Over the past several months we’ve been exploring a new approach to “ecovillaging,” founded on a sustainability-based cooperative model developed by Joel Rothschild and the Ecovillagers Alliance.
Steve Welzer had reached out to Katie McCamant to find the closest “graduate” of the 500 Cohousing Communities program, and this turned out to be Joel, who is that and a lot more as well. He is part of a wider Ecovillagers Alliance, and has a more comprehensive view of the process than we had conceived of before, one which effectively seeks to build a committed, well-informed, and fully-democractic community before identifying a suitable project. And by a “suitable project,” he believes strongly that this should be not be a “greenfield” ecovillage but one that reuses and revitalizes workable urban neighborhoods. And our goal should be to transform the wider community by demonstrating the power of the cooperative business model and engaging local residents and their neighbors to be part of this New Cooperative Movement.
It may be helpful to anyone interested in becoming a member of Ecovillage New Jersey to get a brief sense of the group’s history, current status, and intended future.
Over the past few years, two key groups became interested in creating a network of ecovillages in New Jersey and/or Eastern Pennsylvania.
- Steve Welzer, the founder of the EcovillageNJ Meetup group, had been working to create an ecovillage at Delane Lipka’s Mt. Eden Retreat.
- Following Delane’s unexpected death, and because Delane’s heirs were not supportive of the project, the Mt. Eden site was no longer feasible.
- However, Steve continued to host Meetups.
- Victoria Zelin and Jonathan Cloud, founders of the Center for Regenerative Community Solutions (CRCS), had been working with a group in the New Hope, PA area from about 2012 through 2014. The group consciously stopped meeting after an off-site weekend retreat, where members realized that one issue could not be reconciled:
- Some people wanted the group to focus on Ecology, and not require any participation in spirituality;
- Others wanted the group to share spiritual values and practices as its primary concern, with sustainability as a secondary purpose.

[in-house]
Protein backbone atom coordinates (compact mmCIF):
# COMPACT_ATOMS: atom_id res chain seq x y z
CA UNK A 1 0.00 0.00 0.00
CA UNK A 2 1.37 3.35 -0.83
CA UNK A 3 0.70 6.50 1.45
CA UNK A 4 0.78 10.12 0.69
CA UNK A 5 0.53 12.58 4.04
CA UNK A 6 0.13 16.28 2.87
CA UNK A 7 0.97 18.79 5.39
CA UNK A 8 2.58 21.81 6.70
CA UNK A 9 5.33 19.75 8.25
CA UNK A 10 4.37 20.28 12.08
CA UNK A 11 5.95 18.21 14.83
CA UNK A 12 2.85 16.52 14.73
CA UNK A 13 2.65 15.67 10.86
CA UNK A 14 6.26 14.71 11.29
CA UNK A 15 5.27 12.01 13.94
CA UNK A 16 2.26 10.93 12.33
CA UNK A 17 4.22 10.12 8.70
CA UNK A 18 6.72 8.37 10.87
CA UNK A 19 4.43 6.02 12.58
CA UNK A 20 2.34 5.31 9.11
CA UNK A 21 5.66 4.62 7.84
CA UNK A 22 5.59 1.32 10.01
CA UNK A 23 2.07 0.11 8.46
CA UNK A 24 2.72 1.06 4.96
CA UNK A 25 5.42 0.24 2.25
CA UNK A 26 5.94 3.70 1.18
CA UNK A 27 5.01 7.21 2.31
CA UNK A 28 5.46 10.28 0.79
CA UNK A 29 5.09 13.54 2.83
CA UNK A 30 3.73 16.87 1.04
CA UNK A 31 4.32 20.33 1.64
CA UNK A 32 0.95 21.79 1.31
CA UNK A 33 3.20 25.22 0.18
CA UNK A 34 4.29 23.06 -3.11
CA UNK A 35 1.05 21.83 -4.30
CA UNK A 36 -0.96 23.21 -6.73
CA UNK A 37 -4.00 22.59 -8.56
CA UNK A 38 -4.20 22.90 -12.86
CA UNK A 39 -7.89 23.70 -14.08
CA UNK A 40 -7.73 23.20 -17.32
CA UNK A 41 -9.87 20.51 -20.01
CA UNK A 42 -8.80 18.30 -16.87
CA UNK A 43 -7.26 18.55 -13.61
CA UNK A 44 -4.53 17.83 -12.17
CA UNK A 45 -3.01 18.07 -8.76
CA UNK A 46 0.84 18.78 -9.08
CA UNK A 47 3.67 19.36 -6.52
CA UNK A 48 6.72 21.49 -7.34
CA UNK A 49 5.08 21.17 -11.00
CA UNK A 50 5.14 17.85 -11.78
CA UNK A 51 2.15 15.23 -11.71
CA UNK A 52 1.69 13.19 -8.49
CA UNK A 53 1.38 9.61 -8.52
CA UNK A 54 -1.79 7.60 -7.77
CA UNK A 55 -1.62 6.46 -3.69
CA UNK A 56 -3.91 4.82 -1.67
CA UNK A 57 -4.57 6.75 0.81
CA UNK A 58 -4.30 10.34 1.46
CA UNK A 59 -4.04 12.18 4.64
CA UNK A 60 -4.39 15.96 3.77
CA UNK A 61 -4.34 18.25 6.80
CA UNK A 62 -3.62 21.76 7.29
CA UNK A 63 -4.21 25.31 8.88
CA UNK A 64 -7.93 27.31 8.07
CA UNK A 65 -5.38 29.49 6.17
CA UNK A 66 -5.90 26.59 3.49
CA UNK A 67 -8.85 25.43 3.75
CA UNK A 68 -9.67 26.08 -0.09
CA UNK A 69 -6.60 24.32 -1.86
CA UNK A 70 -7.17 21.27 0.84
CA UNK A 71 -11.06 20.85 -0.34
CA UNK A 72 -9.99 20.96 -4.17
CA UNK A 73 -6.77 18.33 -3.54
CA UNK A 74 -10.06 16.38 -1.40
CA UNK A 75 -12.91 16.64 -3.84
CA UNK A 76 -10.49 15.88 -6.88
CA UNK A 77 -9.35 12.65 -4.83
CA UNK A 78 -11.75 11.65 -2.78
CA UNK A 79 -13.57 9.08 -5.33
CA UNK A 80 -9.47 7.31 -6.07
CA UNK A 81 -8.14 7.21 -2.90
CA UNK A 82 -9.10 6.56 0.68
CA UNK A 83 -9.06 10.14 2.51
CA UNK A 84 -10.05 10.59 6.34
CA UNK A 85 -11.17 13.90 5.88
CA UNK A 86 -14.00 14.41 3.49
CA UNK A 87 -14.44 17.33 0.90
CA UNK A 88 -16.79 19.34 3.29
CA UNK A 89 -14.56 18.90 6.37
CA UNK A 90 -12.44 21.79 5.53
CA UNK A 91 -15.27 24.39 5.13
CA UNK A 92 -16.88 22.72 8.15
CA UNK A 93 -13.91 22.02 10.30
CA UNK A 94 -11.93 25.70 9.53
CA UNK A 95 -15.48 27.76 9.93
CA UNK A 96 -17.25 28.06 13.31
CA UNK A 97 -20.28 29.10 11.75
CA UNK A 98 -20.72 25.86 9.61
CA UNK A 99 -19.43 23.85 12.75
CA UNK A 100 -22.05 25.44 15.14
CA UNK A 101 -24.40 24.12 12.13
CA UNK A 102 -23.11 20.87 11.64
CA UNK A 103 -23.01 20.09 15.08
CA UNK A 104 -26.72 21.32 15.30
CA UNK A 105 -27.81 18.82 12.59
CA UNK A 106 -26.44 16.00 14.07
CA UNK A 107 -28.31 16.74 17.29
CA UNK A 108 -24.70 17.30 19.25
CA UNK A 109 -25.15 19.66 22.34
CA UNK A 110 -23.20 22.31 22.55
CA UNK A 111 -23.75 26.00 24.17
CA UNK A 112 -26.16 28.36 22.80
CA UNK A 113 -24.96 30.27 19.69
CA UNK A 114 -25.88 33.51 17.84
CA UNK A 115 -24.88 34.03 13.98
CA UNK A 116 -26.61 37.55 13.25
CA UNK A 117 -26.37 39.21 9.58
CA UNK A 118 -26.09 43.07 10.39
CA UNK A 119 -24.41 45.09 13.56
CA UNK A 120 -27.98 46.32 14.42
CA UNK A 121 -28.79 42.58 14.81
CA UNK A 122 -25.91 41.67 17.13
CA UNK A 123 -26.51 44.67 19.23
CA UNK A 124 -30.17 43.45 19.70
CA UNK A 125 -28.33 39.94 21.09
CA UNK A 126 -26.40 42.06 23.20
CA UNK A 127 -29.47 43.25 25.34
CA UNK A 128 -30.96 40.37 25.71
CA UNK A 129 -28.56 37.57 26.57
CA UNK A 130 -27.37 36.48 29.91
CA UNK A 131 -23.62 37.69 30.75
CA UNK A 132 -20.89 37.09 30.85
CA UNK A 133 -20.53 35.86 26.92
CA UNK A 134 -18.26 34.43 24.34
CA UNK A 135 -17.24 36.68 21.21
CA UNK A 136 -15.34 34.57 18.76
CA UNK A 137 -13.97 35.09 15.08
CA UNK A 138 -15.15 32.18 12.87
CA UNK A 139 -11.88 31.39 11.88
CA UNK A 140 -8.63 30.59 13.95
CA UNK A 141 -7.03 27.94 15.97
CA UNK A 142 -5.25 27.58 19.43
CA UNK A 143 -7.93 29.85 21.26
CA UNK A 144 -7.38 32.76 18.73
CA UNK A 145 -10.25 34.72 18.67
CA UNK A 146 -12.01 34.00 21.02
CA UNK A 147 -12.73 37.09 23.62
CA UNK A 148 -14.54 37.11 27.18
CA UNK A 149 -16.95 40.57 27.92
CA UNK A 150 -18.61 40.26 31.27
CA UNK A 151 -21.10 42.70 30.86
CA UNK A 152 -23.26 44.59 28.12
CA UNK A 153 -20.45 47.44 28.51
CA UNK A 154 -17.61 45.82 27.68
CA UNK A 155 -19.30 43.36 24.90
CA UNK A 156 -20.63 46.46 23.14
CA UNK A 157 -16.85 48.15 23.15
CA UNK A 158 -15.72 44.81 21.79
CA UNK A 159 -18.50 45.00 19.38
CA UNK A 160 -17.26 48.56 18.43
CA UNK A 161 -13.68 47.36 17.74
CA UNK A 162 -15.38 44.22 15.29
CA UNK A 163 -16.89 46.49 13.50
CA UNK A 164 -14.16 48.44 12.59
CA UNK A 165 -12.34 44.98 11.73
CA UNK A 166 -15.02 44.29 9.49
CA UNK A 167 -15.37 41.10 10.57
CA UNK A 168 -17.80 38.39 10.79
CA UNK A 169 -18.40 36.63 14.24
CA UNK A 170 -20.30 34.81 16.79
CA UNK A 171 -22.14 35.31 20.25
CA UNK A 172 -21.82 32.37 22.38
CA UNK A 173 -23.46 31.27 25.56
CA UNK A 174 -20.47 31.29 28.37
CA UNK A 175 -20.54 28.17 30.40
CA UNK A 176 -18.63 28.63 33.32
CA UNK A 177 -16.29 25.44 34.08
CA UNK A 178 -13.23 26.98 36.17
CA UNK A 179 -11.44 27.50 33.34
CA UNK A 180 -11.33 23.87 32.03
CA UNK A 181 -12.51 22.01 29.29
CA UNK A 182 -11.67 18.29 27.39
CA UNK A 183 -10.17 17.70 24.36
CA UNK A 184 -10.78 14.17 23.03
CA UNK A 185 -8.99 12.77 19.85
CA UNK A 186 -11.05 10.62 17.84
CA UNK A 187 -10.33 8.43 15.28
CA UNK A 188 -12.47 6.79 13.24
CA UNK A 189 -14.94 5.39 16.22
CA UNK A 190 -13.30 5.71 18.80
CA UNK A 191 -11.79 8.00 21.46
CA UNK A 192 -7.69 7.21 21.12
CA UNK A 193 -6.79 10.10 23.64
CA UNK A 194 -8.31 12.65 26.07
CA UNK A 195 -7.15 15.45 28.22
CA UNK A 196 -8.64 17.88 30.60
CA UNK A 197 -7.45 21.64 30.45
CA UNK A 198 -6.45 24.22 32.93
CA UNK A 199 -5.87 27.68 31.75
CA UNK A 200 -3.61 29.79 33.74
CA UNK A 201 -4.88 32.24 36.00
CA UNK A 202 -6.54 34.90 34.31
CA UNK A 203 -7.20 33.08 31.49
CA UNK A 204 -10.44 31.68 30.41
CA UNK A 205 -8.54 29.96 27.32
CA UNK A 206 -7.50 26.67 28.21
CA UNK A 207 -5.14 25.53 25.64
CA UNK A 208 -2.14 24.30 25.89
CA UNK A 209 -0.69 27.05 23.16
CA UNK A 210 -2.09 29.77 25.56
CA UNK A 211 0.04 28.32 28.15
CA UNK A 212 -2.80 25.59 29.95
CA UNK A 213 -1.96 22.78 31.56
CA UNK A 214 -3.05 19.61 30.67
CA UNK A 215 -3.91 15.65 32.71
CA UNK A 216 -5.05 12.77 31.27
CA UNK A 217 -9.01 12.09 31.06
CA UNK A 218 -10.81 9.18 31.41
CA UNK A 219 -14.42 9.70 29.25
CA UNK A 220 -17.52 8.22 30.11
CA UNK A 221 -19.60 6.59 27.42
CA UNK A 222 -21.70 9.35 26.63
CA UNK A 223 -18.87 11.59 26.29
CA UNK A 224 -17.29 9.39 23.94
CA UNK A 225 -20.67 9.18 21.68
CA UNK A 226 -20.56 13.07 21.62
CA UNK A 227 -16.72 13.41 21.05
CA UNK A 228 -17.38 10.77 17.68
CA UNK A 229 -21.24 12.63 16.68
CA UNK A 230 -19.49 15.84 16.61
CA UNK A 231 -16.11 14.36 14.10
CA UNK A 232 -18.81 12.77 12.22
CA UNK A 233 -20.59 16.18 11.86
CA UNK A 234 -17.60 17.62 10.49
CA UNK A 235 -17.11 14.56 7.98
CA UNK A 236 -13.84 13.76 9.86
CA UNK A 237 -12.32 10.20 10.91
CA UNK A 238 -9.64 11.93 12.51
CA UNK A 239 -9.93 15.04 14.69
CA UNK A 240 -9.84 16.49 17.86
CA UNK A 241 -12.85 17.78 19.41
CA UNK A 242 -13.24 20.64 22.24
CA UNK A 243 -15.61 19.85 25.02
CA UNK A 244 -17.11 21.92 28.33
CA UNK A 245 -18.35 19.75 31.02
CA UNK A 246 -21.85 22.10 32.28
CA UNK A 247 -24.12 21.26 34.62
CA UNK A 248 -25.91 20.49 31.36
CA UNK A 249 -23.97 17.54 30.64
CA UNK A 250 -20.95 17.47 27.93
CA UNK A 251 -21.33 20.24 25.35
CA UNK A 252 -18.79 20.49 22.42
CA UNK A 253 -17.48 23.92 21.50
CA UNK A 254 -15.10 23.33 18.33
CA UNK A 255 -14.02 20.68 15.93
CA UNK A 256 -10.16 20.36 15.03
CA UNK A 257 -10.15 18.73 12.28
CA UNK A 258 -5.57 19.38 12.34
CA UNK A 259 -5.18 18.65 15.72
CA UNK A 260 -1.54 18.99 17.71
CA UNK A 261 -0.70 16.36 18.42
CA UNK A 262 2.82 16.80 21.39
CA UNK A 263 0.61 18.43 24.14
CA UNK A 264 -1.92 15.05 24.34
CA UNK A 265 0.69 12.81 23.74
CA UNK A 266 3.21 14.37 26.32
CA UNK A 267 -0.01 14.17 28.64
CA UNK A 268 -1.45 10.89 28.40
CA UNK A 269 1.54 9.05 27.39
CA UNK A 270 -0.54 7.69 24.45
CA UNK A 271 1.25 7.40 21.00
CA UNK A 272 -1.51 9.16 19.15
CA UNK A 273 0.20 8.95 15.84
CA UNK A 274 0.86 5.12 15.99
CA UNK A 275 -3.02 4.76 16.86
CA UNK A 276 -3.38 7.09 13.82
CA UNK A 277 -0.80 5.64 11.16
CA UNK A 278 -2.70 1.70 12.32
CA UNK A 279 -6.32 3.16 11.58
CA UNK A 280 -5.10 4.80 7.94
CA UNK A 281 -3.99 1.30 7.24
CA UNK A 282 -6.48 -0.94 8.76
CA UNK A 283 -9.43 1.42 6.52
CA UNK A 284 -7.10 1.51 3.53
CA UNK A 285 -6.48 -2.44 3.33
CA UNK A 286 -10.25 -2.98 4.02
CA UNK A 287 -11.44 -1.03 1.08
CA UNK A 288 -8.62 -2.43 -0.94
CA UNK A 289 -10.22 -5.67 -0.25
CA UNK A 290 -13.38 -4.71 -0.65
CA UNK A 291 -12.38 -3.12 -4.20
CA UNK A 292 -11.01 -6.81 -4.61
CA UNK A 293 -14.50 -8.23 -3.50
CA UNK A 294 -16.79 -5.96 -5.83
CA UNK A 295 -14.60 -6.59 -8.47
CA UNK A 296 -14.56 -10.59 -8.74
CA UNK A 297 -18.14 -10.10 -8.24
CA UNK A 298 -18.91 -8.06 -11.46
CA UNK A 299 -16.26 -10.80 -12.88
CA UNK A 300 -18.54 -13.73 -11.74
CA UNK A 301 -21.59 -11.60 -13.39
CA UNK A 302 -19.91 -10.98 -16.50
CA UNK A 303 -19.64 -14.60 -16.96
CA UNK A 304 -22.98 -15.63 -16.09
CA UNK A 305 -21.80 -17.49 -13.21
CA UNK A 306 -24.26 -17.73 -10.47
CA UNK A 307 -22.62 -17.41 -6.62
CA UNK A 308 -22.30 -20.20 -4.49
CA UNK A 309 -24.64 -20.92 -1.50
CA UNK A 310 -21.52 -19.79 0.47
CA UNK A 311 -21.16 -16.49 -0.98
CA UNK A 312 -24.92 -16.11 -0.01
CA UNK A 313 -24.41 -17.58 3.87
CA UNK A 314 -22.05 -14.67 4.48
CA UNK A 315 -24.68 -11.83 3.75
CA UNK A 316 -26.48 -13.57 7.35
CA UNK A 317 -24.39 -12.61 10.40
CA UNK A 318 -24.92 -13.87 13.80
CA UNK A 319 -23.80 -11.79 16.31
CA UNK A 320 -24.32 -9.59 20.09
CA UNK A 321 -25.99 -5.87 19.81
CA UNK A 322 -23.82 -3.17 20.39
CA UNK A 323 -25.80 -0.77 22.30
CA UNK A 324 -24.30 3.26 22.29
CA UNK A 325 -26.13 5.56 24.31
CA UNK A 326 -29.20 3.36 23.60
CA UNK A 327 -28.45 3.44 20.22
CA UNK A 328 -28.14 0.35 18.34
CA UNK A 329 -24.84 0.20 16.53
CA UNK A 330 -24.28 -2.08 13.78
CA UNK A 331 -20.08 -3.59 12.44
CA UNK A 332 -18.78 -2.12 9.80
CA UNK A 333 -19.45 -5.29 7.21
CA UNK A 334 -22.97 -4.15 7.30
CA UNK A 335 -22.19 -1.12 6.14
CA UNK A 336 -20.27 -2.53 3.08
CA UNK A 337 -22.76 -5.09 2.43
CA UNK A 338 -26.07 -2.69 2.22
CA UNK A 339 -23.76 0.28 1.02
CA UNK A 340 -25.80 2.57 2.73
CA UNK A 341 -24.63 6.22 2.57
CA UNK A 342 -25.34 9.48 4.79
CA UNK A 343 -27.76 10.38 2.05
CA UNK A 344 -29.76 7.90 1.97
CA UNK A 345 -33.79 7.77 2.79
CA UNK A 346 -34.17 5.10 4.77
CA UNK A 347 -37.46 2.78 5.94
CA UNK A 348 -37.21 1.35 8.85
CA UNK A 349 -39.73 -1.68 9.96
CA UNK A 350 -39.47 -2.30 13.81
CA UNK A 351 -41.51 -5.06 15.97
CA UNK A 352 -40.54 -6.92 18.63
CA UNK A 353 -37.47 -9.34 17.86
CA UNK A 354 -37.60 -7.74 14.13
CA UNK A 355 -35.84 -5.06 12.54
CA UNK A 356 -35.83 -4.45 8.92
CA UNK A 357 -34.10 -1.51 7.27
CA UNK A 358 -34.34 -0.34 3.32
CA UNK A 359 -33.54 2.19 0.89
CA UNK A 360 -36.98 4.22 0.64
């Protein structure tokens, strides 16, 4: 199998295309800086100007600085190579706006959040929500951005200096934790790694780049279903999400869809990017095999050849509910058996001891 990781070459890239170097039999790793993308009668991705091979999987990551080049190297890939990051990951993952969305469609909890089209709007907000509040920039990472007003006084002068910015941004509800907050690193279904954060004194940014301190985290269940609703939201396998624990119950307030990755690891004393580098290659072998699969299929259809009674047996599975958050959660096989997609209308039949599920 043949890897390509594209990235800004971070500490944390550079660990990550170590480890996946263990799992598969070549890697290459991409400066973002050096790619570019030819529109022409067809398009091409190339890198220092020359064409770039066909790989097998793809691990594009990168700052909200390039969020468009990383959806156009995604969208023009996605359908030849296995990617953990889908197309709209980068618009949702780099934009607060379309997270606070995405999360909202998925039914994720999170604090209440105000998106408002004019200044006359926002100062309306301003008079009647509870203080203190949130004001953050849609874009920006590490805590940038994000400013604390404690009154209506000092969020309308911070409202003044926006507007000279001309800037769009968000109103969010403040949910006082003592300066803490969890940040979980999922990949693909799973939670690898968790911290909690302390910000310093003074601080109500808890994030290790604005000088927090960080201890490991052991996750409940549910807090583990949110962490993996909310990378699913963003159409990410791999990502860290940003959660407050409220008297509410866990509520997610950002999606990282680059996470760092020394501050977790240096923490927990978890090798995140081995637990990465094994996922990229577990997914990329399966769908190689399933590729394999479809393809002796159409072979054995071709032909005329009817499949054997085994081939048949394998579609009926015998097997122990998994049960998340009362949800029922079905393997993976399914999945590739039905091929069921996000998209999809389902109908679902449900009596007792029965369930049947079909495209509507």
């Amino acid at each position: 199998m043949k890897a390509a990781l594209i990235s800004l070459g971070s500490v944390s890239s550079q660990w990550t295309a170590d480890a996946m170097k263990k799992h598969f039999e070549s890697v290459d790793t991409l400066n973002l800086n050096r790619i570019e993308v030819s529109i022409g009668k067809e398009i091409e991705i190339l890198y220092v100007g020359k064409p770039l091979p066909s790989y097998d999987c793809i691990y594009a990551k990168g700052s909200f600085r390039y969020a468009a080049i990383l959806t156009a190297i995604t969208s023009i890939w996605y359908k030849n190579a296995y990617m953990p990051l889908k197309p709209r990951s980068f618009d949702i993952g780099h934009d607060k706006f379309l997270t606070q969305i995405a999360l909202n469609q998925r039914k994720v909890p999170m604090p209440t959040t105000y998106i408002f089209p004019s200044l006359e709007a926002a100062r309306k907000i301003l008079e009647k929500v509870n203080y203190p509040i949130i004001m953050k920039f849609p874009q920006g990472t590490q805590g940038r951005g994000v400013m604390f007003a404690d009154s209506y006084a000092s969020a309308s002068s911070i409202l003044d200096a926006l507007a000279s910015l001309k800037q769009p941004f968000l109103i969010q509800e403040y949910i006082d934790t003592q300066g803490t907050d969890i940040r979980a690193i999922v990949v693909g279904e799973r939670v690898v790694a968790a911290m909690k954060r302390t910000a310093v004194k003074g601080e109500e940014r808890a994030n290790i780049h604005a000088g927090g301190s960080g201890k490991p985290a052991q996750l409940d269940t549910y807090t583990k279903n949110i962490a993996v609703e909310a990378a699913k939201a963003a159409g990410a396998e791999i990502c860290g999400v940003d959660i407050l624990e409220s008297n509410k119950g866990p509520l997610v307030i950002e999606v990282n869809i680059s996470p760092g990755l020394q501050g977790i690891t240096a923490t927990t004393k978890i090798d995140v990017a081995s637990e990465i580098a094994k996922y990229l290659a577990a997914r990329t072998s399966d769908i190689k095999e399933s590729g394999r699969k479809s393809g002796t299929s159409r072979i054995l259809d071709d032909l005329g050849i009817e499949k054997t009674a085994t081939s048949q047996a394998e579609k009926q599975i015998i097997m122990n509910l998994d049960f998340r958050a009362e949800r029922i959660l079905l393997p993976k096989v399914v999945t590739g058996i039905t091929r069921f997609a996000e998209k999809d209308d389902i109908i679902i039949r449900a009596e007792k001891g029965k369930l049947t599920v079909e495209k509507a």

In 2015, after each of these efforts fell through, Victoria and Jonathan joined Steve in a renewed effort to start one or more ecovillages in New Jersey. In 2016, a group of people from South Jersey got together to plan their own ecovillage, and created their own Meetup group; Steve usually attends the South Jersey EcoVillage meetings, as well.
As of this writing, the account contains $6,028.51, representing donations from members (of the Central/Northern NJ Ecovillage Meetup) and a small amount of interest from our credit union account. There have been no withdrawals so far, though these amounts are owed:
- Steve is owed $270 for 18 months of the Meetup subscription, which is currently $15 a month, since March 2015, when the bank account was opened.
- CRCS is entitled to a 5% fee for overhead ($301.43 as of September 2016)
- $130 of the money donated was targeted for support of the Ecovillagers Co-op
- Mara is owed $25 for paying the meeting fee at the library in September
Of course there is also a great deal of time and effort which is not accounted for financially, including an extensive search for suitable properties, site visits, and the extended negotiations for a property in Andover Township.
A sub-group of our project has started holding its own Meetup gatherings in South Jersey. The next one is scheduled for June 18.
Bill Reed, distinguished architect and global thought leader on regenerative design, will hold a workshop at the Morristown Unitarian Fellowship on Saturday, January 16, 2016 from 1 to 5 p.m. Click here to download PDF flyer.
Thanks to Peter Sullivan for passing this along:
From: NextworldTV <[email protected]>
Date: Fri, Aug 21, 2015 at 9:09 AM
Subject: Cohousing Planned With Town of Boulder, CO
To: Peter <[email protected]>
At the Wild Sage co- housing development in Boulder, Colorado, the future residents co-ordinated with the town for an 8 year planning period to create an intentional community within a new housing development.